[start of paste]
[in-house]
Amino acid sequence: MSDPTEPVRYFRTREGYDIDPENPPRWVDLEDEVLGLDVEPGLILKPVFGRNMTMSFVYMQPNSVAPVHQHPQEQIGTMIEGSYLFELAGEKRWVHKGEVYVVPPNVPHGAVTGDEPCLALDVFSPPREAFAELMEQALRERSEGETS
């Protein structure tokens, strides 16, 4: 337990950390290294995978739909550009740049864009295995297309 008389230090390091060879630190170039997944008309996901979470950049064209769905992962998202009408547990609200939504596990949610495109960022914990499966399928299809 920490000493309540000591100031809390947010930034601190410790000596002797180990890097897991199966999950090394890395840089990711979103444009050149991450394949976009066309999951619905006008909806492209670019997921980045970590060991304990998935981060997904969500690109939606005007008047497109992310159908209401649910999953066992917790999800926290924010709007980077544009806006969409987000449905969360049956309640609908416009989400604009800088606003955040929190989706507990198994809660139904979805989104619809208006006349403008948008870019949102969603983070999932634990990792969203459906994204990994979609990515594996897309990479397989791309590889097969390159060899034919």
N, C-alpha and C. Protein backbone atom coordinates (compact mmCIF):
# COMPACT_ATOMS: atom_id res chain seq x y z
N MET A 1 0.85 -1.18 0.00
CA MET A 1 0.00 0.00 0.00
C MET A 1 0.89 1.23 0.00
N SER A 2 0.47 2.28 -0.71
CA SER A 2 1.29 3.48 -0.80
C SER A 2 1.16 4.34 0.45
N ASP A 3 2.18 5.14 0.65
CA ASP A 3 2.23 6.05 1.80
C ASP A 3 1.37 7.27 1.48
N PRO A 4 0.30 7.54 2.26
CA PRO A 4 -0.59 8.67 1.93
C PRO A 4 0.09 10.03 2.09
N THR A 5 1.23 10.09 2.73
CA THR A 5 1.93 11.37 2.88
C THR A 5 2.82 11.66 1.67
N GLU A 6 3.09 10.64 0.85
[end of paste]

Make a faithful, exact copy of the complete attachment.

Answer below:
[in-house]
Amino acid sequence: MSDPTEPVRYFRTREGYDIDPENPPRWVDLEDEVLGLDVEPGLILKPVFGRNMTMSFVYMQPNSVAPVHQHPQEQIGTMIEGSYLFELAGEKRWVHKGEVYVVPPNVPHGAVTGDEPCLALDVFSPPREAFAELMEQALRERSEGETS
């Protein structure tokens, strides 16, 4: 337990950390290294995978739909550009740049864009295995297309 008389230090390091060879630190170039997944008309996901979470950049064209769905992962998202009408547990609200939504596990949610495109960022914990499966399928299809 920490000493309540000591100031809390947010930034601190410790000596002797180990890097897991199966999950090394890395840089990711979103444009050149991450394949976009066309999951619905006008909806492209670019997921980045970590060991304990998935981060997904969500690109939606005007008047497109992310159908209401649910999953066992917790999800926290924010709007980077544009806006969409987000449905969360049956309640609908416009989400604009800088606003955040929190989706507990198994809660139904979805989104619809208006006349403008948008870019949102969603983070999932634990990792969203459906994204990994979609990515594996897309990479397989791309590889097969390159060899034919």
N, C-alpha and C. Protein backbone atom coordinates (compact mmCIF):
# COMPACT_ATOMS: atom_id res chain seq x y z
N MET A 1 0.85 -1.18 0.00
CA MET A 1 0.00 0.00 0.00
C MET A 1 0.89 1.23 0.00
N SER A 2 0.47 2.28 -0.71
CA SER A 2 1.29 3.48 -0.80
C SER A 2 1.16 4.34 0.45
N ASP A 3 2.18 5.14 0.65
CA ASP A 3 2.23 6.05 1.80
C ASP A 3 1.37 7.27 1.48
N PRO A 4 0.30 7.54 2.26
CA PRO A 4 -0.59 8.67 1.93
C PRO A 4 0.09 10.03 2.09
N THR A 5 1.23 10.09 2.73
CA THR A 5 1.93 11.37 2.88
C THR A 5 2.82 11.66 1.67
N GLU A 6 3.09 10.64 0.85